The Big Issue in Scotland
Supporters encouraging both public and private sector employers to bring in a minimum wage of £7 an hour hope momentum is still building following the Scottish Government’s decision to guarantee all its workers £7 an hour from August.
The move has already been backed by Glasgow City Council, which signed up last year, and Scottish Enterprise, which agreed the same minimum with its staff last month. More than 100 housing associations in Scotland have also recently agreed to introduce a £7 an hour wage for staff – more than 2500 employees.
Housing minister Alex Neil said he was "proud" of the Scottish Government’s involvement and said making work pay was essential if people are to escape the cycle of poverty. Mr Neil declared: "People have a right not to be dependent on benefits, and to make progression into work…It's not just about getting access to employment, it's about getting access to reasonably well-paid employment if people are to escape the poverty trap.”
The Scottish Living Wage campaign was launched by the STUC, Unison, Church of Scotland and the Poverty Alliance in a bid to persuade employers to raise the salaries of low paid staff, many of whom still struggle to keep their families out of poverty on the national minimum wage of £5.93 an hour.
Yet some fear impetus could be thwarted by spending cuts, as councils across Scotland try to reduce wage bills and introduce salary freezes. The right-wing pressure group Taxpayers’ Alliance has deemed the idea of local authorities raising wages at the bottom as “disgraceful” profligacy that will create “a wage apartheid between the public and private sectors”.
STUC general secretary Grahame Smith urged government at all levels to consider the economic benefits of putting money in pockets of low paid employees. “Paying workers a decent living wage reduces benefits claims. The cuts that the UK Government are intent on delivering will hit those who can least afford to suffer - the low waged, part time workers many of whom are living on poverty wages and (need) access to benefits to survive. Cuts across the public sector are wrong, will push those already living in poverty closer to the edge.”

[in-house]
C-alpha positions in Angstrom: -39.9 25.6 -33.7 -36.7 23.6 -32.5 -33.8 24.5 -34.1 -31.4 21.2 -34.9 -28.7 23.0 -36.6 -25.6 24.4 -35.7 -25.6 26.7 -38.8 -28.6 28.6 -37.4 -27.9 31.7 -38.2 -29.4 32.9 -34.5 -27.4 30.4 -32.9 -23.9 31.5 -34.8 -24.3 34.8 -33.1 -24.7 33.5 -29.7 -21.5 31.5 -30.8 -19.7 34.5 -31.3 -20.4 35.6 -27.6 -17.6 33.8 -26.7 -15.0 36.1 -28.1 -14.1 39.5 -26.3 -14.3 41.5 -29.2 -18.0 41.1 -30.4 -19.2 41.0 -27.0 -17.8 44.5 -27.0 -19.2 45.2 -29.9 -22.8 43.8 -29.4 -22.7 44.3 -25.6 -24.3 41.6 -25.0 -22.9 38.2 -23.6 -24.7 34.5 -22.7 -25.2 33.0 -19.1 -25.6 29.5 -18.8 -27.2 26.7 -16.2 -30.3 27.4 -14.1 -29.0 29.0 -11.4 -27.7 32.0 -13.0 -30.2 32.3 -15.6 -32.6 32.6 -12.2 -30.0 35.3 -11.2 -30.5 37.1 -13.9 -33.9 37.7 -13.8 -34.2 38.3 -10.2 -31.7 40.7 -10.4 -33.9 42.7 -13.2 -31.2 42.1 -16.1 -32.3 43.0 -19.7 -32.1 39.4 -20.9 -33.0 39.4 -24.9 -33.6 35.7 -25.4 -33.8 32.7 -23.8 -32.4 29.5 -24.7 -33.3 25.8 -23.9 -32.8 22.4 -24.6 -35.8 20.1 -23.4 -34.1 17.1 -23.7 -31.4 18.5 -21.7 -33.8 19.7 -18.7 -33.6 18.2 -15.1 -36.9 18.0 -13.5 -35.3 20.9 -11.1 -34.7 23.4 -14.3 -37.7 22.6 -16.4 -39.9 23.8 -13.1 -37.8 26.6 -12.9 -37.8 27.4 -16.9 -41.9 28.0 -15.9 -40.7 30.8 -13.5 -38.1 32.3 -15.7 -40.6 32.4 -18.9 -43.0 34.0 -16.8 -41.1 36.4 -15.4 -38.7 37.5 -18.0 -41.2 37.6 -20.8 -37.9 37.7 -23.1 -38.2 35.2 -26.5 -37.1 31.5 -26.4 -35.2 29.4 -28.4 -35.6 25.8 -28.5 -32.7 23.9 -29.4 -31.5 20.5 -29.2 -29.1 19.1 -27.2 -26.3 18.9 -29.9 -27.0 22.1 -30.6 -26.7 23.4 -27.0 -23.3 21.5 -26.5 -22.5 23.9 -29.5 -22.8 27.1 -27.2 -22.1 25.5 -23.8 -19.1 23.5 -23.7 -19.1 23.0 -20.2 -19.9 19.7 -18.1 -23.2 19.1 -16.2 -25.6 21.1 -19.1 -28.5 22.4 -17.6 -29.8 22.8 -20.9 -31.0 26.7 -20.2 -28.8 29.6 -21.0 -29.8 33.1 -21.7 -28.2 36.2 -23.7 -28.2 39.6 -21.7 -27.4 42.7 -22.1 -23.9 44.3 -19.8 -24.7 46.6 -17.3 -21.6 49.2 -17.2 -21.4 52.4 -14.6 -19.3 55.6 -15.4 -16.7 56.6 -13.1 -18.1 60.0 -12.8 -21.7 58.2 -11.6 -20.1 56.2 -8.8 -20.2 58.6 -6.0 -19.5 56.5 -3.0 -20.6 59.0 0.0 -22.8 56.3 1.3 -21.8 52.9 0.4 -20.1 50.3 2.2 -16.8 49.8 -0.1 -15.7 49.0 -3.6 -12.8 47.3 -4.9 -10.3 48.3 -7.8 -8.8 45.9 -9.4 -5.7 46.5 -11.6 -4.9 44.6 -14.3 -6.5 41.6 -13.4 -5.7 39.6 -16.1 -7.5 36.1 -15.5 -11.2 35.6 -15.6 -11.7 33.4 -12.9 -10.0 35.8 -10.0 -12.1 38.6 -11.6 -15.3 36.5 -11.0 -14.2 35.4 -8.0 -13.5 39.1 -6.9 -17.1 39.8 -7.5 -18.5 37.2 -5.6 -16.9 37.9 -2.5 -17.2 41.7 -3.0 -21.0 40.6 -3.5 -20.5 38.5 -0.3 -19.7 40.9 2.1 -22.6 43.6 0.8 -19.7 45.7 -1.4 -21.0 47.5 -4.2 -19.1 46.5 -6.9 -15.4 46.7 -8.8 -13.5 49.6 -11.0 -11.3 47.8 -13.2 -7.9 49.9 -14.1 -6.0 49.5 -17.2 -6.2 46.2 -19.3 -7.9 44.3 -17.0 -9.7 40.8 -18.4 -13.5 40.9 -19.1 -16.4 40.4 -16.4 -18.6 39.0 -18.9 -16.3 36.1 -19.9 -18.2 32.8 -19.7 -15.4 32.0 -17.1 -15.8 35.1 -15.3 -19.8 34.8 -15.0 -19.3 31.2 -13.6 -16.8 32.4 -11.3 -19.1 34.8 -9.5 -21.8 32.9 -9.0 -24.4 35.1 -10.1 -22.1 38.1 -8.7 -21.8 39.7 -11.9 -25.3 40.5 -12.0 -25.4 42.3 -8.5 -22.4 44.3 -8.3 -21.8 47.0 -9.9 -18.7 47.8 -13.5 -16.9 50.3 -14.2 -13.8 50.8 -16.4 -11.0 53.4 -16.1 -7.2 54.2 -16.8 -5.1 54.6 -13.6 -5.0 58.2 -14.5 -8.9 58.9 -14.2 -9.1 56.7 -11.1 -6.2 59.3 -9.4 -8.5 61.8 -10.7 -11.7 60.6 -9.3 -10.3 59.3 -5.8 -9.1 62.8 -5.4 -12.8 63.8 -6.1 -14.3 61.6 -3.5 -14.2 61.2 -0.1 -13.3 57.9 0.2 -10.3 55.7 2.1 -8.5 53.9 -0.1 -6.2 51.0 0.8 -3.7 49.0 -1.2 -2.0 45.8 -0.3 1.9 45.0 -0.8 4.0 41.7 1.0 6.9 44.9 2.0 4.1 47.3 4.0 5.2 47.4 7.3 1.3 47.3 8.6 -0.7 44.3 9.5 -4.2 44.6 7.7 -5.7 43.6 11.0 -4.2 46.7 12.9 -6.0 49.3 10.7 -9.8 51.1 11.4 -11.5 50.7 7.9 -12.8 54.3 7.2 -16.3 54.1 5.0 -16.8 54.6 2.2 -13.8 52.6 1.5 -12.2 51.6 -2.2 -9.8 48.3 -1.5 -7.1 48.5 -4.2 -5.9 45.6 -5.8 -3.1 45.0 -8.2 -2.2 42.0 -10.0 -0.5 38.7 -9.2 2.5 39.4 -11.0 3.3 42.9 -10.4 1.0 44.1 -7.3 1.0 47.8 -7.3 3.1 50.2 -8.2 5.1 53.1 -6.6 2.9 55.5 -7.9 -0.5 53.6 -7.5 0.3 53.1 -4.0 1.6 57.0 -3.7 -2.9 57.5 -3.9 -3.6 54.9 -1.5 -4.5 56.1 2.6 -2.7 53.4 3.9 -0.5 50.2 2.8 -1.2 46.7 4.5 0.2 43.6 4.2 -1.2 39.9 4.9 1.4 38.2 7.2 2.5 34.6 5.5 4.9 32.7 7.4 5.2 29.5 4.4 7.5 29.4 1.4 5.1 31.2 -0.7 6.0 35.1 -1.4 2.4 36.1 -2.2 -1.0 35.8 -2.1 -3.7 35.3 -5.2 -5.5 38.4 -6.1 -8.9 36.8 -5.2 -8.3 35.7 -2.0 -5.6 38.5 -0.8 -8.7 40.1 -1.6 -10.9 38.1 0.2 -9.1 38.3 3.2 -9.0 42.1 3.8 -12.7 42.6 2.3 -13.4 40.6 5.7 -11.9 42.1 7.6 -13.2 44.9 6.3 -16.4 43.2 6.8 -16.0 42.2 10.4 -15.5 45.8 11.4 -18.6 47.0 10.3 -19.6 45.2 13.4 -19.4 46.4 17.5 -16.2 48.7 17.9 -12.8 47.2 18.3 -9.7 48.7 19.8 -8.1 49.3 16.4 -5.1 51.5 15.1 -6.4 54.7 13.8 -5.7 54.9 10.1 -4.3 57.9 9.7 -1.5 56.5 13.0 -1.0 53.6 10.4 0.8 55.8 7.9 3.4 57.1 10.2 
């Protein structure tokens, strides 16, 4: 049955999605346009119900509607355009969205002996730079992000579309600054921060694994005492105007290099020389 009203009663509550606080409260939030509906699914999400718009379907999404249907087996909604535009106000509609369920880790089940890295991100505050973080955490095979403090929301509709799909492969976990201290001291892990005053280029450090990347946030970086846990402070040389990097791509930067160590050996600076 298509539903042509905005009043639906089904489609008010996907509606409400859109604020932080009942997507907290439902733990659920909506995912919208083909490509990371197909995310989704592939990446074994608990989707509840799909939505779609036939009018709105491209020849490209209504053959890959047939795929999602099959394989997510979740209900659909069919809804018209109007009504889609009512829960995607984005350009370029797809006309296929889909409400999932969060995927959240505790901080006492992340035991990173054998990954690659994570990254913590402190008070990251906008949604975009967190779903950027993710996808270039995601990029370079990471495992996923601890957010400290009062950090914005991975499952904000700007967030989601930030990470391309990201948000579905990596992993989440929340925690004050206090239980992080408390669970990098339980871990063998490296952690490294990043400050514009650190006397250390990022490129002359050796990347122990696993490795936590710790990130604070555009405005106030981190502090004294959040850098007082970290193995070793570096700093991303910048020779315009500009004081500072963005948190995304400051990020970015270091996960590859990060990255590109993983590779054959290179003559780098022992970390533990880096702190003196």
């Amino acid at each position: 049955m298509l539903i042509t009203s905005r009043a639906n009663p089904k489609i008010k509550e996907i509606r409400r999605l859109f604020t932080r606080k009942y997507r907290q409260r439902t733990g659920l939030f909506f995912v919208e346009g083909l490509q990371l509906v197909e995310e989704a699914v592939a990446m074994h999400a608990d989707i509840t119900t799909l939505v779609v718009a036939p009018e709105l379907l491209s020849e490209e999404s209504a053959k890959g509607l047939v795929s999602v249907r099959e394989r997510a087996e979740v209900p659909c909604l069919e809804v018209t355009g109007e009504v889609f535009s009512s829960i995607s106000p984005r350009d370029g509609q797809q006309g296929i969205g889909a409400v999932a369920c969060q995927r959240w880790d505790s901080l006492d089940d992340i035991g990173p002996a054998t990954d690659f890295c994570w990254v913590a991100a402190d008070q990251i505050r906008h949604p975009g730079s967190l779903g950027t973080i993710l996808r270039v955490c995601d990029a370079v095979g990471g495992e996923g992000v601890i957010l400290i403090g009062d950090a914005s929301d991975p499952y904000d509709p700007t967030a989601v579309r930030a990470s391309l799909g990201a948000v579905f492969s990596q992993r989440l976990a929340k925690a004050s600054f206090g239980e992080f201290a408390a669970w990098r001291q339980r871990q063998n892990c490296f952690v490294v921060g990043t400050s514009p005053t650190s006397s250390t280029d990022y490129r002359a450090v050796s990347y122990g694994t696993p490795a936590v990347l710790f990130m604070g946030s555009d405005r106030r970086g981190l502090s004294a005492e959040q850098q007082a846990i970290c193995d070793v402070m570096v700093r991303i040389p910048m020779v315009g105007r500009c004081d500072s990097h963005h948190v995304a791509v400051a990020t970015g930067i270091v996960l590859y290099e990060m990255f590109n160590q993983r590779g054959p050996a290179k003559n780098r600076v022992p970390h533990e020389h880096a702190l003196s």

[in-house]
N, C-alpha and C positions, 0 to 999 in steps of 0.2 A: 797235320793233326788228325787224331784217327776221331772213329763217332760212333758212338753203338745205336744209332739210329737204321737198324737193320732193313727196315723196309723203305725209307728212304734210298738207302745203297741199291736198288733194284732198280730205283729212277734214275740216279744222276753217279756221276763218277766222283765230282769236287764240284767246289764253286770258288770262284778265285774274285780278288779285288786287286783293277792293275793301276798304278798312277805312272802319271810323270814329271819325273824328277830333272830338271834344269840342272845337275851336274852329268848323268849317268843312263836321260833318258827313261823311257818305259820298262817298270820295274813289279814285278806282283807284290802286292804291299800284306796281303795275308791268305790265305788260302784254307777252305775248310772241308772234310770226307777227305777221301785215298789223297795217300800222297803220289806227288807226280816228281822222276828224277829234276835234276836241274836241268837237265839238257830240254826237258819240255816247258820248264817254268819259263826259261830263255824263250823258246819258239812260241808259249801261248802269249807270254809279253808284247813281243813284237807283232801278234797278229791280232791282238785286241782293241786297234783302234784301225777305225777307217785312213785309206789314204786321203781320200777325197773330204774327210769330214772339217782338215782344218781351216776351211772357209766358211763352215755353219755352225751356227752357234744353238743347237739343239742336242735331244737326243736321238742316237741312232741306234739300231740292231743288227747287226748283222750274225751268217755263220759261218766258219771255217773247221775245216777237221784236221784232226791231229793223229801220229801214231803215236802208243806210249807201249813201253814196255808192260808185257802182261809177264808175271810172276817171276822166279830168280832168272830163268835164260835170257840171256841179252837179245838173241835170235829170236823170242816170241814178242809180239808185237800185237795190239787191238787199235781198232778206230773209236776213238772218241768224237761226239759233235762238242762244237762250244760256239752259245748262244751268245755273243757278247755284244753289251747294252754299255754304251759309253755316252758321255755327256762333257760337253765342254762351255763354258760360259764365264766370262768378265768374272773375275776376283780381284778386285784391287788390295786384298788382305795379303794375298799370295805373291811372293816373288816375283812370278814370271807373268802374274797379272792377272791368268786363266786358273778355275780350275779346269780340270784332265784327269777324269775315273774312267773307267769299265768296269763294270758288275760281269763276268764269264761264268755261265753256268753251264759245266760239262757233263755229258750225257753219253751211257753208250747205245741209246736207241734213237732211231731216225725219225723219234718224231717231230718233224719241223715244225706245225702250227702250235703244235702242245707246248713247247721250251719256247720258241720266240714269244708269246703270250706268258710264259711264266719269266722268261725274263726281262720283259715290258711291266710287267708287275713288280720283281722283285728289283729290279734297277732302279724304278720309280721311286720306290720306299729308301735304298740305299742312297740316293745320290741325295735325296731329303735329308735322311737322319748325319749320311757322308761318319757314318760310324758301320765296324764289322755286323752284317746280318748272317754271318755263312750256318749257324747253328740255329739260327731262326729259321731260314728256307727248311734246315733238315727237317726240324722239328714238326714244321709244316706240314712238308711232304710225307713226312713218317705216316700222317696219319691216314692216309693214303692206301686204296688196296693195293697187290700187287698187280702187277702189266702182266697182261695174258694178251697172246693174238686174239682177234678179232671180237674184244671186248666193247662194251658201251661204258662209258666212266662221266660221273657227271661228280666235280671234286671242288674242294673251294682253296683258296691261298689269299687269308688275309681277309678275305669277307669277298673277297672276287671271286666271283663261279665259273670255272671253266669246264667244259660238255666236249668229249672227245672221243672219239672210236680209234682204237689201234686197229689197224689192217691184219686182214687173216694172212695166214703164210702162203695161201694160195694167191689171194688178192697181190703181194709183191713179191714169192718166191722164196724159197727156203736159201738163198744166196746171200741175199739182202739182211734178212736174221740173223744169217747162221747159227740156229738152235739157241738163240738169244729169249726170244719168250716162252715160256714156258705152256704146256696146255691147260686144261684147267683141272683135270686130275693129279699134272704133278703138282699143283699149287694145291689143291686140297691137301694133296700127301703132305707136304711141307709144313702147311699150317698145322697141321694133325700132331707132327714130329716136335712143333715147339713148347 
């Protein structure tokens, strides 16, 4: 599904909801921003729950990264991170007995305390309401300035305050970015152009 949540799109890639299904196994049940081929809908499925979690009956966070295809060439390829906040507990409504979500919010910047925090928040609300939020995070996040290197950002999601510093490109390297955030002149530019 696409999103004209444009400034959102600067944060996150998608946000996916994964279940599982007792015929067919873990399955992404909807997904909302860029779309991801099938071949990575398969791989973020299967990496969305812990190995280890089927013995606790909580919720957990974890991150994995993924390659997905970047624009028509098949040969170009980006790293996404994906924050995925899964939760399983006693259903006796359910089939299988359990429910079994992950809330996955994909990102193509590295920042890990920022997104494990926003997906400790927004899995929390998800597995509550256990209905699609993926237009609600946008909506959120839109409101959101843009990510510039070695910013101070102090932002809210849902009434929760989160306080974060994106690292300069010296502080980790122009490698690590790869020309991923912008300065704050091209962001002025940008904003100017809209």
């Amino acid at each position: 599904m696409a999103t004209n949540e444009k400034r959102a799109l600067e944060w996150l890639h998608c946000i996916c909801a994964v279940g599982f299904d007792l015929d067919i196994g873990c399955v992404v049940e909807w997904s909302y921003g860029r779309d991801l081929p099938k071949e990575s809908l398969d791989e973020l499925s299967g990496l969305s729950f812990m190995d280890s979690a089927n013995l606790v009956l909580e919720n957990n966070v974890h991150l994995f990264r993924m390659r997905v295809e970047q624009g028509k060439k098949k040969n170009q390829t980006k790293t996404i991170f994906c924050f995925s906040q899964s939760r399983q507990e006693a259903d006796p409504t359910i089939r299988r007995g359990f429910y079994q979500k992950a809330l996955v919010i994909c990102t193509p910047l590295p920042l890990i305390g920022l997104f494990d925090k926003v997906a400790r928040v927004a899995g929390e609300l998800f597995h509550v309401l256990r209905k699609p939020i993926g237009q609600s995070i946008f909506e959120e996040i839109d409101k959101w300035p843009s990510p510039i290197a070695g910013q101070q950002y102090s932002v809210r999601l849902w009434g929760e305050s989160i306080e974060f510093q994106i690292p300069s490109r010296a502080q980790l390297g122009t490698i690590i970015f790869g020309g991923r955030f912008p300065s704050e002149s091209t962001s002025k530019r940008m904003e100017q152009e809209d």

Rev Ian Galloway, convener of the Kirk’s Church and Society Council, added: “There’s Bible proverb which says: “Give me neither poverty nor riches - give me just enough to satisfy my needs That’s why we support the living wage – it helps people towards a better standard of living. I’m aware that there are some churches that aren’t yet living wage employers. We still have work to do to convince people across the board of the necessity of a living wage.”
All five candidates for the Labour leadership have backed the living wage campaign, all though some stopped short of endorsing a significant rise in the national minimum wage. Andy Burnham pledged introducing a living wage in the public and private sectors “will be a priority” under his leadership. David Miliband said a living wage could “complement the national minimum wage”. Ed Miliband said Labour members “can and should campaign to raise the wages of the lowest paid employees in shops and banks as well as councils”.
Advocates of the campaign argue that as well as trying to eliminate poverty for the lowest paid in the public sector, a higher minimum wages makes good business sense for private firms. Barclays, who have signed up to the living wage, claims to have seen real benefits in lower staff turnover and higher productivity.